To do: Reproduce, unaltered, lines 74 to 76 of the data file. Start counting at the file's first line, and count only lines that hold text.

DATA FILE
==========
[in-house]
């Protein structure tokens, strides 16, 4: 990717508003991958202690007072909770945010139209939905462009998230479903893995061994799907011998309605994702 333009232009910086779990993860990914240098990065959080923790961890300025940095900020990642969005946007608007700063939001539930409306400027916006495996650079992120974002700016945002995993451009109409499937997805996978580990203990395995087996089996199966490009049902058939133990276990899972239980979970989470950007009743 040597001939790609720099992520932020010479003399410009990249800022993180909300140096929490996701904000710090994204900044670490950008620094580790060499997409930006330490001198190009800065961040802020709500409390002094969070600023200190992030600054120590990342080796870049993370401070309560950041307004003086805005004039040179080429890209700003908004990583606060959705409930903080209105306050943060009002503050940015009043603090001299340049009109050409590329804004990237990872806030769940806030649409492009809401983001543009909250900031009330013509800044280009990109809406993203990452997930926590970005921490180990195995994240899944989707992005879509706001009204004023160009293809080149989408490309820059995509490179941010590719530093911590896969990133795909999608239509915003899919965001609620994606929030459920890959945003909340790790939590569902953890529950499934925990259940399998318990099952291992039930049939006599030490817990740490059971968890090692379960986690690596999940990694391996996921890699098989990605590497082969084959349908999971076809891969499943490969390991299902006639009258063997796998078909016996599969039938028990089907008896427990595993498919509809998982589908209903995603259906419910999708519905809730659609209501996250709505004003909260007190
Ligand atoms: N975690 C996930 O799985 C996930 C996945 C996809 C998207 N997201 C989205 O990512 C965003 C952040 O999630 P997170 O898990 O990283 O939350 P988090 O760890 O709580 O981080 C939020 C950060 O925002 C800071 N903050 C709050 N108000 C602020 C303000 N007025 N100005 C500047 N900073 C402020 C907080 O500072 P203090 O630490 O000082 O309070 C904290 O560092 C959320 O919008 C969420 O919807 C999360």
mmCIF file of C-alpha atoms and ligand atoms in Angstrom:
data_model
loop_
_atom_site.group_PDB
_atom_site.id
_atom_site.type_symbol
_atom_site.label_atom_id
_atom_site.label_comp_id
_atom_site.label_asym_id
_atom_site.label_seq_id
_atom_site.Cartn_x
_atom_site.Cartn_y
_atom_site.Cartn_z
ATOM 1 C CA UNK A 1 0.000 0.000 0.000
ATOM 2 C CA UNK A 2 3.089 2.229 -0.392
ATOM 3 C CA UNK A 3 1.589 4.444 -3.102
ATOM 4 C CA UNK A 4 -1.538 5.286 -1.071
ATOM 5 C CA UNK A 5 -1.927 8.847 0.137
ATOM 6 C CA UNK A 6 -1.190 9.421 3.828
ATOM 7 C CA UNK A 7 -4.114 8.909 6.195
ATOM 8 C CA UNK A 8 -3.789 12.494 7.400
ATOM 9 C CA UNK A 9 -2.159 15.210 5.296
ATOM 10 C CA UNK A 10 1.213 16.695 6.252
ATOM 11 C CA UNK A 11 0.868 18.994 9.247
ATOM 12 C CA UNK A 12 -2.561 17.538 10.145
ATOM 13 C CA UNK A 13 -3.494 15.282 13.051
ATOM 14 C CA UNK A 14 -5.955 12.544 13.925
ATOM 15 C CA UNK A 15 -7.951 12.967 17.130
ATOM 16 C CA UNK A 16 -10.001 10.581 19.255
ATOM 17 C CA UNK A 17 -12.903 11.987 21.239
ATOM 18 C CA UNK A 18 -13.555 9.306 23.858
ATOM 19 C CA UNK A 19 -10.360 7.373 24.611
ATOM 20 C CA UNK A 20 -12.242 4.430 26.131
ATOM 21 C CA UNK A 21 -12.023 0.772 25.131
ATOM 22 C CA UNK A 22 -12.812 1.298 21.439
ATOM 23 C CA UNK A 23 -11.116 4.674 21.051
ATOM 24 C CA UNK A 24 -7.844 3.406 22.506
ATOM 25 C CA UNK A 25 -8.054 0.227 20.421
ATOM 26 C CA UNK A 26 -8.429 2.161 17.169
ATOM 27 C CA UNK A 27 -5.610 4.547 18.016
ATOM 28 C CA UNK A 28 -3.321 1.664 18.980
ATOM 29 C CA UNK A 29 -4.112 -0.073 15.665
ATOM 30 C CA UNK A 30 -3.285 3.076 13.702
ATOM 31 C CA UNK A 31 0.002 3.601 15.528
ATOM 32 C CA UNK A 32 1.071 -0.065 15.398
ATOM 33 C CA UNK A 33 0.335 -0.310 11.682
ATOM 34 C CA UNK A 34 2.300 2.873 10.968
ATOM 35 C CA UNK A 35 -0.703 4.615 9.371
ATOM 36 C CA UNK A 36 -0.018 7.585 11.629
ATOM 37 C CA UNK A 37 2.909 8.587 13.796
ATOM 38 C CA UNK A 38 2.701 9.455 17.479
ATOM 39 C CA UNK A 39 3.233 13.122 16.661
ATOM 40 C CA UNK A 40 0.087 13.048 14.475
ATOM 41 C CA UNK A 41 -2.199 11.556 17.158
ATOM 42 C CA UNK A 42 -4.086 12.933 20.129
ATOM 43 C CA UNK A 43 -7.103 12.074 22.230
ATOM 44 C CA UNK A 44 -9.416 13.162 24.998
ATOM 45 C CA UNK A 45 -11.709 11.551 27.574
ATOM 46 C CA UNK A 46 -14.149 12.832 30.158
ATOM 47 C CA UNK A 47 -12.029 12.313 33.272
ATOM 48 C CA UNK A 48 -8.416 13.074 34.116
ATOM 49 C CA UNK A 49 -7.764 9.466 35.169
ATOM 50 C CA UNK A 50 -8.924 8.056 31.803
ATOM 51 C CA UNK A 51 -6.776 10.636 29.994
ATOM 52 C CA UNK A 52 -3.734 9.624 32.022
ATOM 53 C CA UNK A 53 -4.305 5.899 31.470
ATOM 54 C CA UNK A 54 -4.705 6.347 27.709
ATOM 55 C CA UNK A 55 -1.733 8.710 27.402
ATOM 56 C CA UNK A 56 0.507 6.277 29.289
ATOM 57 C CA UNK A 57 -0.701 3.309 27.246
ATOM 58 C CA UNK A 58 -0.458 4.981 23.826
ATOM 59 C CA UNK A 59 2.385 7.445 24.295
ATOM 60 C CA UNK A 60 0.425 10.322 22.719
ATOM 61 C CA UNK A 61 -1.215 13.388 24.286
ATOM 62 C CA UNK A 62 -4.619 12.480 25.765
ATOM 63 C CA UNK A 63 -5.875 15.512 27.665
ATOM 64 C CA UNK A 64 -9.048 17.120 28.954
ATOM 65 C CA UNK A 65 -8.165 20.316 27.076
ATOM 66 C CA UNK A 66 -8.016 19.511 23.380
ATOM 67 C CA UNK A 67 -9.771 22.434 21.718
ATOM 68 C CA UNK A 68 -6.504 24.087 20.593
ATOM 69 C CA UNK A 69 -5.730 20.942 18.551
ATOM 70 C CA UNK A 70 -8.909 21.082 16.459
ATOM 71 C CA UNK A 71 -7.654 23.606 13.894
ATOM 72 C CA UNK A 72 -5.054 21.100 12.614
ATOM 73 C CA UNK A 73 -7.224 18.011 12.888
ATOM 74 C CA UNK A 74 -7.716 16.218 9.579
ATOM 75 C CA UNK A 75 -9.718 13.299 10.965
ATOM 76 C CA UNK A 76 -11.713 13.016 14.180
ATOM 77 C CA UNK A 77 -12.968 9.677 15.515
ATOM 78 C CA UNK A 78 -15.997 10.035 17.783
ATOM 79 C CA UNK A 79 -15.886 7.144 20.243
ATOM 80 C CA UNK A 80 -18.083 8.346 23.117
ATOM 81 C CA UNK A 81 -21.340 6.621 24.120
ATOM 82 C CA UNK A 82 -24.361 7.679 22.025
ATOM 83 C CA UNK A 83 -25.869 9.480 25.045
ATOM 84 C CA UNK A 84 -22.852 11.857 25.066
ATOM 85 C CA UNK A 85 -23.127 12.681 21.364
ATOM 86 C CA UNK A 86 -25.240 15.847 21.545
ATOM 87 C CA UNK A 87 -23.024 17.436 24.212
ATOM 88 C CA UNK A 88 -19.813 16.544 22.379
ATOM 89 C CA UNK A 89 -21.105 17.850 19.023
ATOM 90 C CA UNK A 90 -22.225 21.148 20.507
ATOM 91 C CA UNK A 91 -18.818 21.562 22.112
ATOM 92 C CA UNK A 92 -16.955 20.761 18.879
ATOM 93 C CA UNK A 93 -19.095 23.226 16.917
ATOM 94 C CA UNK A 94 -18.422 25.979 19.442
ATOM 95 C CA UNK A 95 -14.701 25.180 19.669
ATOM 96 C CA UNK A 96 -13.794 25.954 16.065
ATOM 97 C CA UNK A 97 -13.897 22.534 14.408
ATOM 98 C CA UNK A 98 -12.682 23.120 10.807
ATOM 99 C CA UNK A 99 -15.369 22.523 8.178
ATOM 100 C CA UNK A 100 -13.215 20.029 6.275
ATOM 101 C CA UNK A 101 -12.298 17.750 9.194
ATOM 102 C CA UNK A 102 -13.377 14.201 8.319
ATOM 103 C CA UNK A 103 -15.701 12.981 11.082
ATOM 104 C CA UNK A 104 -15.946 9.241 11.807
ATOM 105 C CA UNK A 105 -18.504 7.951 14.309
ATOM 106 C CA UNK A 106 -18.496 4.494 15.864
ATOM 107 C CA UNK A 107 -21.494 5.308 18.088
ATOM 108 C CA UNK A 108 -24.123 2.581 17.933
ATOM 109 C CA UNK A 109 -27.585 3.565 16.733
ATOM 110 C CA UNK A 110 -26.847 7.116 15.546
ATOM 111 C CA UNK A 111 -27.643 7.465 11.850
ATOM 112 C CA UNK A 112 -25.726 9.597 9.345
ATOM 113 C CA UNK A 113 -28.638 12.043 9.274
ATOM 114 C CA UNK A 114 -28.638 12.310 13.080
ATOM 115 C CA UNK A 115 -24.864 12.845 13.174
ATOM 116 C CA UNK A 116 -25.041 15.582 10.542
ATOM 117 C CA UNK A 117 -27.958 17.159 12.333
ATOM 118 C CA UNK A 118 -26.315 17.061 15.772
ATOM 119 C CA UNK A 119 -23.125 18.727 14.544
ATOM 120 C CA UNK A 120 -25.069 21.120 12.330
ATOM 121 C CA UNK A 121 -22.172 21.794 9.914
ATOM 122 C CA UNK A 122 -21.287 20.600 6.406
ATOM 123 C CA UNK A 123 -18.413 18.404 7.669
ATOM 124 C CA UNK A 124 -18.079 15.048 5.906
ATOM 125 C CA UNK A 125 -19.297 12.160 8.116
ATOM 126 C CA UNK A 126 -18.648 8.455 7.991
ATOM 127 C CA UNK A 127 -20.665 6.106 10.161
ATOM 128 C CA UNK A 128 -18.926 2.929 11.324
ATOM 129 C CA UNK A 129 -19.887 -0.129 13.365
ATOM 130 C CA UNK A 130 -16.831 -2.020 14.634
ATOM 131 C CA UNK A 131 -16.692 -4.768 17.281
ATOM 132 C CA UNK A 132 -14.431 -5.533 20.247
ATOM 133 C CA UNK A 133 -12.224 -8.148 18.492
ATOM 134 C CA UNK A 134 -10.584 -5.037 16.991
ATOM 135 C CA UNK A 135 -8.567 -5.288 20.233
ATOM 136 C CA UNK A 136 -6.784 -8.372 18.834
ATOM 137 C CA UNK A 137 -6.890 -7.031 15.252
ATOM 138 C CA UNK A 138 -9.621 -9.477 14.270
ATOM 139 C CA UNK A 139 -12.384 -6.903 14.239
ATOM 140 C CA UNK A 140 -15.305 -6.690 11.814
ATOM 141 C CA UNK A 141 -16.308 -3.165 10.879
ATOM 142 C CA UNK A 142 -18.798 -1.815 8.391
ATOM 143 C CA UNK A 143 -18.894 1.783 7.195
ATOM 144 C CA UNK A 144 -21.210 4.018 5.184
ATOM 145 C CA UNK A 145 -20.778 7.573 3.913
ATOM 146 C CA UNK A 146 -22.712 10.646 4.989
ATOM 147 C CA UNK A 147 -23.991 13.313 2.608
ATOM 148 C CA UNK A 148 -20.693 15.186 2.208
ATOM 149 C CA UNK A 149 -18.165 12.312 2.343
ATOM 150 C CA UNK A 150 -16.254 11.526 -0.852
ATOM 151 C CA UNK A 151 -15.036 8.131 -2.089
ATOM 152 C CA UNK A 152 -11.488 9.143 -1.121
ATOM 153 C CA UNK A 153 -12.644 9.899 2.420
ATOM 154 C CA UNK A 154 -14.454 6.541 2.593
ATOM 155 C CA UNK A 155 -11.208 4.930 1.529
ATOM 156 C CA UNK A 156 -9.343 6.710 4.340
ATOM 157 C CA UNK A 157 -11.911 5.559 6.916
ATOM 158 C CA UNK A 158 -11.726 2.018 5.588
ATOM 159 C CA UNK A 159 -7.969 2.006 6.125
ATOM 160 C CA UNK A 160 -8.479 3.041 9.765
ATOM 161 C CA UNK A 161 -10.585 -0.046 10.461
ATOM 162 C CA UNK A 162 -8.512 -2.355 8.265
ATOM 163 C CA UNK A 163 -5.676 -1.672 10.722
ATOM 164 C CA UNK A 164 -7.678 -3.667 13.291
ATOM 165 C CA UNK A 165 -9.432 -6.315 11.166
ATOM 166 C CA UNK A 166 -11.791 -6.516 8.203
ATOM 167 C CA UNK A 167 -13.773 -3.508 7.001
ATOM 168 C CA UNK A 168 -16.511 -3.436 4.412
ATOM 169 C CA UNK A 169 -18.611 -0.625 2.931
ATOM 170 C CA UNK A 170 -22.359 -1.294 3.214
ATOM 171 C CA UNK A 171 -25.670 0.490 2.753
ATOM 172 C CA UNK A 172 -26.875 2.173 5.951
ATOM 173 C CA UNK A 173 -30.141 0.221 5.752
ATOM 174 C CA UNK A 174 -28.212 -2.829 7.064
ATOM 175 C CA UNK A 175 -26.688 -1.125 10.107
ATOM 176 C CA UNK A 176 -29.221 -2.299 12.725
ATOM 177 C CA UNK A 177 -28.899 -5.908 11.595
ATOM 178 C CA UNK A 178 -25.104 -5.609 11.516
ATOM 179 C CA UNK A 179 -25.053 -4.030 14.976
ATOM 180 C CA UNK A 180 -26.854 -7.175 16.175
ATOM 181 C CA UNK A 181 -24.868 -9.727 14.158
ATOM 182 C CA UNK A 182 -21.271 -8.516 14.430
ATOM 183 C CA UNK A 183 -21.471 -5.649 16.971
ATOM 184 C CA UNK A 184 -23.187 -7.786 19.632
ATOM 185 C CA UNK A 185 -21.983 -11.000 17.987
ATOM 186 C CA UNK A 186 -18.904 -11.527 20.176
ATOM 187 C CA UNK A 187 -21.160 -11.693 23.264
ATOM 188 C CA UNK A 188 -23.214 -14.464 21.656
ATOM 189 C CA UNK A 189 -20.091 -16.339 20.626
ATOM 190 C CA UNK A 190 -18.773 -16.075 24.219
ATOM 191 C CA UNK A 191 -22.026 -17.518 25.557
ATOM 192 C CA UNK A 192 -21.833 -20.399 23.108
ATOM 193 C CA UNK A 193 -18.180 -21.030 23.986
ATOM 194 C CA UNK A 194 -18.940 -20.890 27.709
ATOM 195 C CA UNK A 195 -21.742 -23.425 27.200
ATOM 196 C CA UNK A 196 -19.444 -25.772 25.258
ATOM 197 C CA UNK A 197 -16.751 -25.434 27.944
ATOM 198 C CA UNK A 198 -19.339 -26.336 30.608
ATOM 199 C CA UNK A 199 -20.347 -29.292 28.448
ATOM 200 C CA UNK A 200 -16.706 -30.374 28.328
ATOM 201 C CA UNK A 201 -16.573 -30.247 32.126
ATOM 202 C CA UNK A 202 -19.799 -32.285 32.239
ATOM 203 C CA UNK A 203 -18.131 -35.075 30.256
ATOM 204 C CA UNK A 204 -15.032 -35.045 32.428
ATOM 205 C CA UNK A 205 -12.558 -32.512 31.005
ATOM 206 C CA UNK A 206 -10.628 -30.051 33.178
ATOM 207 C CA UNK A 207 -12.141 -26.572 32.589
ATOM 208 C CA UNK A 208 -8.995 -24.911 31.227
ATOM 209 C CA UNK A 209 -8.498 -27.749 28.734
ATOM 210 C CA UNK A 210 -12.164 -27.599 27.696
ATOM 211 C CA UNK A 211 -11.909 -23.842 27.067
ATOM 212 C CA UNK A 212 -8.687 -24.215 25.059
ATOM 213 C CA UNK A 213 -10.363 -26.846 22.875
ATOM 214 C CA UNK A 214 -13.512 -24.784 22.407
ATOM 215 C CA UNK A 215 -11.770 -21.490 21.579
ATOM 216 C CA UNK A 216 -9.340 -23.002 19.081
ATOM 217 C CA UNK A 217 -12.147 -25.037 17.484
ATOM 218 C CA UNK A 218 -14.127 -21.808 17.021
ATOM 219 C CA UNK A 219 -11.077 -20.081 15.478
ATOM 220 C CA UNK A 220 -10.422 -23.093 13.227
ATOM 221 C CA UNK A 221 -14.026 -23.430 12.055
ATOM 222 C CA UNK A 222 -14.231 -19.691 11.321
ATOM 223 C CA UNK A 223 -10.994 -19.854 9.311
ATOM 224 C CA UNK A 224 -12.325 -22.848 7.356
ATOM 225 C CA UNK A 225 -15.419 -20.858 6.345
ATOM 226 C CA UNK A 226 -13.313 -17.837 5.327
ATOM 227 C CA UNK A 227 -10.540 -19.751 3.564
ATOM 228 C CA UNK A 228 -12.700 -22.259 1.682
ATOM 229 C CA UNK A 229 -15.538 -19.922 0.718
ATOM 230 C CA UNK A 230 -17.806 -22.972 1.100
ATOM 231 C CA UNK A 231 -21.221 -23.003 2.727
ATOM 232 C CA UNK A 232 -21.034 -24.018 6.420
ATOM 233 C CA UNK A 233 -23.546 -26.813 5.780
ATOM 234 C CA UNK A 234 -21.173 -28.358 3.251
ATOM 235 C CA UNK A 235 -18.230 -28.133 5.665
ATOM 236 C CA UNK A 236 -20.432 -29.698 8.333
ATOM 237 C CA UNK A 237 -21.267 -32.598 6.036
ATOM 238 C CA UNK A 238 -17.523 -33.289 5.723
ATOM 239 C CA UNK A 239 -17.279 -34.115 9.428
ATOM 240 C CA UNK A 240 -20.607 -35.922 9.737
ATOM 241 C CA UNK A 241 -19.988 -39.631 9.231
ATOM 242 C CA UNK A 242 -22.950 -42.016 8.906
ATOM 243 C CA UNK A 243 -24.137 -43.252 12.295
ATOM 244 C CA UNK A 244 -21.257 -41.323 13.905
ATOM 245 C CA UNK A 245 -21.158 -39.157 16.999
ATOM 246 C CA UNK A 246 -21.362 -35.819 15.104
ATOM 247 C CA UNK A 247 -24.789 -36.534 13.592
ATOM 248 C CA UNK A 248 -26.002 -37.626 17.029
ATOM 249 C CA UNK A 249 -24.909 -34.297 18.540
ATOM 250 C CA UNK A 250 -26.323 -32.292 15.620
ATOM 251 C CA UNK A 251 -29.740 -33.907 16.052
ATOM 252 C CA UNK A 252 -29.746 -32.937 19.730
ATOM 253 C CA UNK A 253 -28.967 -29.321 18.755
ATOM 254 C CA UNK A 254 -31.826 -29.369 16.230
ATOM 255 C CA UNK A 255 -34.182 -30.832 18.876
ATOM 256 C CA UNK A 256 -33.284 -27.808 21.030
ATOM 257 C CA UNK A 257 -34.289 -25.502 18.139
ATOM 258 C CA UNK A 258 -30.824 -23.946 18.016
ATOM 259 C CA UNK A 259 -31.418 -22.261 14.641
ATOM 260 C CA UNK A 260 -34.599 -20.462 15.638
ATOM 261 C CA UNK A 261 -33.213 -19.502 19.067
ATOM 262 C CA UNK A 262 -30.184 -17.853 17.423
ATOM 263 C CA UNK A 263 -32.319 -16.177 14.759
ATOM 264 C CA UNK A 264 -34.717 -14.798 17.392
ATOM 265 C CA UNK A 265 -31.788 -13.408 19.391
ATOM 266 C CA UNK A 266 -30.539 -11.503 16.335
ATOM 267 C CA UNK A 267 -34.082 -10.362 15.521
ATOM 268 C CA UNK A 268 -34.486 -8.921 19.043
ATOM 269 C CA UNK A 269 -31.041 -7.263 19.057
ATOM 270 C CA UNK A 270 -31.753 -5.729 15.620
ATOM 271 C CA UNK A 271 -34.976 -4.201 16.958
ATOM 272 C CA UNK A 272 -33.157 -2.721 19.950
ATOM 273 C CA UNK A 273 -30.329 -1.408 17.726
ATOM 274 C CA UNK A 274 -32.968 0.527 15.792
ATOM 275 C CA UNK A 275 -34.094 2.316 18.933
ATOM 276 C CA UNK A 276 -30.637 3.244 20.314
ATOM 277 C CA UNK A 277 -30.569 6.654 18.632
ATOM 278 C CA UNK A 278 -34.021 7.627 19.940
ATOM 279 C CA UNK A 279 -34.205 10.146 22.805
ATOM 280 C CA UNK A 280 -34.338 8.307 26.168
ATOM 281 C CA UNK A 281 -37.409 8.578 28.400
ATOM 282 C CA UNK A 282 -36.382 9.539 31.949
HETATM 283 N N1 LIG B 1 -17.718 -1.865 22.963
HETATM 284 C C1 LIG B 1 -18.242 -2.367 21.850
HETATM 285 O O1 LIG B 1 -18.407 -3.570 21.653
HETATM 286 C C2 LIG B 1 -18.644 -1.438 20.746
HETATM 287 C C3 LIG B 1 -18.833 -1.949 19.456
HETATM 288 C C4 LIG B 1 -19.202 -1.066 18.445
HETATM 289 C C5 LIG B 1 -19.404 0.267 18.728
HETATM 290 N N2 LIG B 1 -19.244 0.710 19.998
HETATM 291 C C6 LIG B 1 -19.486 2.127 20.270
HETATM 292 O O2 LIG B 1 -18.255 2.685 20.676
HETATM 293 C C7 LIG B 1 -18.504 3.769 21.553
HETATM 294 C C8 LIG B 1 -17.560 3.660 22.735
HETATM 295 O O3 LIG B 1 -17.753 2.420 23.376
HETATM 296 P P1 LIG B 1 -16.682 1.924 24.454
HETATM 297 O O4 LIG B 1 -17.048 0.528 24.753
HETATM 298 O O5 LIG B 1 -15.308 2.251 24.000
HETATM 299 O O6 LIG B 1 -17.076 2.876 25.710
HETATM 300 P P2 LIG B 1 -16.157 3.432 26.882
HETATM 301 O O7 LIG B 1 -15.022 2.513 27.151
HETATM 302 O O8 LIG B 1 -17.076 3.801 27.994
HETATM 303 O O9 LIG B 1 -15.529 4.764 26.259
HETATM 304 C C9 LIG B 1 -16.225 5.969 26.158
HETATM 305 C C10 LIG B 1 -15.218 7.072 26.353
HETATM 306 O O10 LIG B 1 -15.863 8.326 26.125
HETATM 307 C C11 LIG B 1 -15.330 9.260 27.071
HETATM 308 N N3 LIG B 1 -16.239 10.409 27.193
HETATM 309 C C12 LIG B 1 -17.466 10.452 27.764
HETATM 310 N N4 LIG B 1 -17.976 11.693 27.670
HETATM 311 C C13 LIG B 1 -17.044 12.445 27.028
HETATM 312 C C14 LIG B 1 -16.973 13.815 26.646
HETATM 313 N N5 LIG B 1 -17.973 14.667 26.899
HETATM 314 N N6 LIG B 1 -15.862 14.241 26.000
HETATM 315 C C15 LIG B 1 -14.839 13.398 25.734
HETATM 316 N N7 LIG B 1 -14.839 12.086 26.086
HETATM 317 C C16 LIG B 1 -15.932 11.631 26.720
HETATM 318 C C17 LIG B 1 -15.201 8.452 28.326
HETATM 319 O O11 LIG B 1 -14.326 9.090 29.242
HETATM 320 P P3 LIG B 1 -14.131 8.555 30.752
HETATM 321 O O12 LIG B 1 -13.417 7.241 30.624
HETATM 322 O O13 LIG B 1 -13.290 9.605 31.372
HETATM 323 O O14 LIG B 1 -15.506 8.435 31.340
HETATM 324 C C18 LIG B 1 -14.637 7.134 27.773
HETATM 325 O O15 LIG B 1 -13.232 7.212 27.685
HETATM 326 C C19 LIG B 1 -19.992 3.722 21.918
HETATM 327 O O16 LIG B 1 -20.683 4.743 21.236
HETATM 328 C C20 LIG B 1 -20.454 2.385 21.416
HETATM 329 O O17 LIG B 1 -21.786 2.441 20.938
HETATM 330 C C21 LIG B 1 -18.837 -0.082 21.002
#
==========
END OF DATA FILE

ATOM 58 C CA UNK A 58 -0.458 4.981 23.826
ATOM 59 C CA UNK A 59 2.385 7.445 24.295
ATOM 60 C CA UNK A 60 0.425 10.322 22.719